Folks who know me already realize I’m a huge metal head. I cut my teeth on Sabbath and Iron Butterfly, saw everybody from Iron Maiden to Anthrax to Faith No More in high school, played bass in a short-lived metal band, and have continued to love the metal well past the age benighted souls might have suggested I outgrow the tendency.
Here’s the thing about heavy metal: it’s good for you. It makes you smarter. It energizes and empowers. It relieves stress. Beyond those generalities, my experience as a solopreneur and general kicker of ass has taught me five ways metal is the best possible genre for empowerment and self-actualization available.
1. The Lyrics
Yes, most heavy metal lyrics boil down to “sex sure is nifty,” “loud music is fun,” or “wow, i really enjoy behaving irresponsibly.” Vapid lyrics are part of every genre. But at its best, metal can be downright inspiring:
- When I turn all my hate to productive, I don’t find it hard to impress.
- We all face our fears in the world, we all hold our place in the universe
- The keys are in your hands. Realize you are the sole creator of your own master plan
- Stand and fight. Live by your heart. Always one more try.
- You will know my name
2. Power Music
Speaking of power chords…
Tory Amos once covered The Cure’s romantic anthem “Love Song.” This is one of the 1990s’ most talented vocalists and pianists singing a heartfelt song about being in love with somebody who loves you back. The tones, pacing and vocals make you want to run to something more uplifting, like maybe Sylvia Plaith.
The band Finntroll has a song about trolls smashing peoples’ heads with hammers. This is not an uplifting topic, but the music makes you want to run outside and bench press a rhino.
3. They Go Larger Than Life
Though exceptions abound, pop stars tend to skew towards approachable. Country stars go for folksy. Rap stars try to seem like that guy at the bar even the bouncer is afraid of. But they all aim for an image that’s human and within the spectrum of normal.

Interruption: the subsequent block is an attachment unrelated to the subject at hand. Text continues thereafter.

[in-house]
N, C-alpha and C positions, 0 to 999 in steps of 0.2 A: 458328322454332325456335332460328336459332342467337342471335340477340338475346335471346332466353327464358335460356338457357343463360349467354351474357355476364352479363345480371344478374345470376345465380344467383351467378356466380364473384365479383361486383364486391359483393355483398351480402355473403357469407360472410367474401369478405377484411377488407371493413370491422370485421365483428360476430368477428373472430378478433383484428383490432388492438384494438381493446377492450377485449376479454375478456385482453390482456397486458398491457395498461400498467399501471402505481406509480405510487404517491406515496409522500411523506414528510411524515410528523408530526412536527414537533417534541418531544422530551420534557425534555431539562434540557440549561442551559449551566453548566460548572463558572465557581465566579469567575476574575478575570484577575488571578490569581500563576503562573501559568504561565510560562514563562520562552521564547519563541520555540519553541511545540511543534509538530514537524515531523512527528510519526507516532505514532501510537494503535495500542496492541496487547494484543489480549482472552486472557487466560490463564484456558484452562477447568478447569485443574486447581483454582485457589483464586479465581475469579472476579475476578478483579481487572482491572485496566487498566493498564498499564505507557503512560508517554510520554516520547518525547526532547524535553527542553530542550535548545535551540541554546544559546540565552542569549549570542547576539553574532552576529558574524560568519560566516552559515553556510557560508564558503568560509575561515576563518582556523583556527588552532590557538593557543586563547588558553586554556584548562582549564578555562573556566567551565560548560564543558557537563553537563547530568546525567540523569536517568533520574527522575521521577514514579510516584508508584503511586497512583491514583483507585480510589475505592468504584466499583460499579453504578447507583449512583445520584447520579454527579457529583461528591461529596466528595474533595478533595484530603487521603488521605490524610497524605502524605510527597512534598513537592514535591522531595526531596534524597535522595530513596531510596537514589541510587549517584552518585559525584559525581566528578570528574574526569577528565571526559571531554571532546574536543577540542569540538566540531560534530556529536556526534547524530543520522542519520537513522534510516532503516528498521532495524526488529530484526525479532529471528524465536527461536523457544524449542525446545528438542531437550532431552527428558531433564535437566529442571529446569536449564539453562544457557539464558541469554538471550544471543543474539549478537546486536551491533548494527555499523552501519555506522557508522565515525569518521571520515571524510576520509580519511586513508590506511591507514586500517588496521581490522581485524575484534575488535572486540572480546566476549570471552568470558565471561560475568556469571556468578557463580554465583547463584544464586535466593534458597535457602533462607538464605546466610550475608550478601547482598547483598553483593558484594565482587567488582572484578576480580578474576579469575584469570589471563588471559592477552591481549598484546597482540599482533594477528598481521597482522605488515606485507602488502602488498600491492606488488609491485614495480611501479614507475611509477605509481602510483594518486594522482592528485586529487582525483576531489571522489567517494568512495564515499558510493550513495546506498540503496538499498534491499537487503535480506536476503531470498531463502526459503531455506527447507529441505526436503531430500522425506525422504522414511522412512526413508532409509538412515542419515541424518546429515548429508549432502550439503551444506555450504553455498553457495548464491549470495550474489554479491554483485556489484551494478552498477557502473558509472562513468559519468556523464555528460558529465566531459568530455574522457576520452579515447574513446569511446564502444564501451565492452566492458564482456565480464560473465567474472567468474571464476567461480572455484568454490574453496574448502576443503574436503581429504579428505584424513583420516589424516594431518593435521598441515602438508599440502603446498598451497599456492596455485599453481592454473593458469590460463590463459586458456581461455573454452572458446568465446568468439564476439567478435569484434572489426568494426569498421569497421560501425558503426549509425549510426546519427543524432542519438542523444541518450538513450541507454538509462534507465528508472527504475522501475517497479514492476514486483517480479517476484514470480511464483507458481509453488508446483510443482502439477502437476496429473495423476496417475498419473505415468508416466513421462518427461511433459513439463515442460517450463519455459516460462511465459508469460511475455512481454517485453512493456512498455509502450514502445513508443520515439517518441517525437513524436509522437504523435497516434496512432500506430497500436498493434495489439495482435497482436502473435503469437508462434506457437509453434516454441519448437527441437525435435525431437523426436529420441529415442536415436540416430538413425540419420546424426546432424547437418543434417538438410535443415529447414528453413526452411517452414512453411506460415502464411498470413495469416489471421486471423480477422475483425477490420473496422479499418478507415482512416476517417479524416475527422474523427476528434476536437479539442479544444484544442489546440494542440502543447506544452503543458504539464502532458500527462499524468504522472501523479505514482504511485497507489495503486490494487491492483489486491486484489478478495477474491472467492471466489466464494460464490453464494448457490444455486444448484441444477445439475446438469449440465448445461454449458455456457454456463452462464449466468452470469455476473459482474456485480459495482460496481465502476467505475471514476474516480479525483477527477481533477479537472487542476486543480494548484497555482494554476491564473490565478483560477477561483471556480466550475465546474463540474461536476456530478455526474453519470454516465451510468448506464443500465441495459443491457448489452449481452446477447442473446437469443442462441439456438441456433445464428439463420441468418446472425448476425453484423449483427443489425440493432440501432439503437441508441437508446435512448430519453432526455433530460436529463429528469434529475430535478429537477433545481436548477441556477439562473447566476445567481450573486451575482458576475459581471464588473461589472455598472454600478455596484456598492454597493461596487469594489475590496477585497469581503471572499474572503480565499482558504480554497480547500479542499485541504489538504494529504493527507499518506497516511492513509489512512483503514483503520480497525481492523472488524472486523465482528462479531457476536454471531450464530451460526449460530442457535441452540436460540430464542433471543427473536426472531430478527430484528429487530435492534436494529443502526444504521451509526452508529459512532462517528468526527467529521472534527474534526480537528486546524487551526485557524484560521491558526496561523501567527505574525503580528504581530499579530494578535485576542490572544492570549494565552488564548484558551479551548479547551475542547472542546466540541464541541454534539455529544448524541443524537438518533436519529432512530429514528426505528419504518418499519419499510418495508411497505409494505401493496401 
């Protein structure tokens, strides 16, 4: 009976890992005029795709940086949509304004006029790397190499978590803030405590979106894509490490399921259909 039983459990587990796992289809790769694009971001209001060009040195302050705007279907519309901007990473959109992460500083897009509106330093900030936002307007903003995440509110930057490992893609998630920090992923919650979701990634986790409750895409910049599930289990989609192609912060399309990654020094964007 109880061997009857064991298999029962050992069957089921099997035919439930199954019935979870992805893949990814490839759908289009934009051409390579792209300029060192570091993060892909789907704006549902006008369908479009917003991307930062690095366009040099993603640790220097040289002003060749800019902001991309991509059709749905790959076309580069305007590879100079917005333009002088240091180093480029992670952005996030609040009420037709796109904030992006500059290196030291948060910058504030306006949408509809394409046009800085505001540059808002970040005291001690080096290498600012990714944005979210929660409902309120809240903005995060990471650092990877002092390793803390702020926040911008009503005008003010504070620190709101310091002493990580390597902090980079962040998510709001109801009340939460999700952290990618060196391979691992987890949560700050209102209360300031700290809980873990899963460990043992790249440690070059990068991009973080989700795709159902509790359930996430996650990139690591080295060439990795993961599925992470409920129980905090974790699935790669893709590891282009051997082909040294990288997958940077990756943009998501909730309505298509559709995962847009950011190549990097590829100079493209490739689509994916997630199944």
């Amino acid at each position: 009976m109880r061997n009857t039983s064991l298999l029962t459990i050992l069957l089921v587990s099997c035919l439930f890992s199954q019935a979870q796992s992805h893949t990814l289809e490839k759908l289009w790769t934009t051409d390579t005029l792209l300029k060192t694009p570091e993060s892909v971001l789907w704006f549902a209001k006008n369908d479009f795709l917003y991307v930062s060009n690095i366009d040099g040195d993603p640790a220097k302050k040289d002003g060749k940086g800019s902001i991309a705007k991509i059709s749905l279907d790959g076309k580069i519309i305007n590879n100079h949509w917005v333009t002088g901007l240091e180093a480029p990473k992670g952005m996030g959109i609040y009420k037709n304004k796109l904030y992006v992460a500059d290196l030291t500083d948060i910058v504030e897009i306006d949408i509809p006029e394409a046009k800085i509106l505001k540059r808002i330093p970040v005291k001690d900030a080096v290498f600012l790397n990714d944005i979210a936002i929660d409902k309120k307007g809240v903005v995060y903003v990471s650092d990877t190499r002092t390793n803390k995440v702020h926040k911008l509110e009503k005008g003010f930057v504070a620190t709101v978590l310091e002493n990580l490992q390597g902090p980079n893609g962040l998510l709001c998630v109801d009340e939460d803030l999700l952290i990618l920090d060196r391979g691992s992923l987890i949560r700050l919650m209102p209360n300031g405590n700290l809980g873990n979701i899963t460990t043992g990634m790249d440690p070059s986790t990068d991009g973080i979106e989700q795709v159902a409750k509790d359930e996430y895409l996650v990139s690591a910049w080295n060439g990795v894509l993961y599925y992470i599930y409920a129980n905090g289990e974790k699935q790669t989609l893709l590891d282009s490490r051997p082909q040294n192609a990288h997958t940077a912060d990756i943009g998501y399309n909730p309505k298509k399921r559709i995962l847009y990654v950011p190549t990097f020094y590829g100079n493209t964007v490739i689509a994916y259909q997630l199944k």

Metal stars go BIG.
Big hair. Big attitudes. Big stacks of speakers. Big pyrotechnics. Big after-show antics. Big rap sheets. They live larger than life and invite you along for the ride.
In many ways, this mirrors why I don’t like much literary fiction. Much of it, though well-written, tells the story of small, sad, ordinary people doing small, sad, ordinary things. I want to read about awesome people making awesome things more awesome.
So it is with music. Awesom, epic characters blasting me with weapons-grade riffs vs. the musical equivalent of an apologetic invitation to tea? That’s not a choice. It’s a trick question.
4. The Right Message at the Right Time
So many genres of music have the “My romantic experience came to an end I didn’t like. Life is terrible and I feel so very, very bad about it” song.
Only metal has the “My romantic experience came to an end I didn’t like. That hurt my feelings so I’m going to mock the people who hurt me” song. Jimmy Buffet is the only artist in the world outside the metal genre with a deep catalog of “Screw it. I’m gonna sit here and do my thing for a while until I feel better” pieces.
The poets who write metal lyrics are statistically brighter than (most) other musicians. They have an audience with a wider tolerance for variety. That means the messages are narrower, weirder, more specific. No matter what your mood is, there’s a metal song to match it.
5. Metal is Utterly Unapologetic
Metal as a culture takes zero prisoners and makes zero apologies for their act. Back in the 1990s, a group called the PMRC decided they’d had enough of explicit and unwholesome metal lyrics. They bothered congress and created a database of song lyrics before the Internet made that easy. Any parent could write in and receive copies so they could monitor the music their kids listened to without…you know…enagaging meaningfully with their children.
While the record companies crafted “Explicit Lyrics” stickers and pop artists wrung their hands on daytime talk shows, Anthrax and WASP dedicated songs to the PMRC on their next albums. Meanwhile, Guns & Roses added a custom lyrics advisory sticker to their Use Your Illusion CDs that encouraged those worried about cussing to visit the New Age section.
And Dee Snyder of Twisted Sister testified.
This conversation comes up periodically, and every time another metal band stands up and says something humorously dismissive about parents who would rather study song lyrics than explore their relationship with their children. You can’t go wrong with having the same attitude about your detractors.
Sure, you can point to songs in other genres that accomplish some of these things, but I invite my readers who aren’t already riding the Crazy Train to Kick Ass Town to give metal another try. Seriously, it’s that good.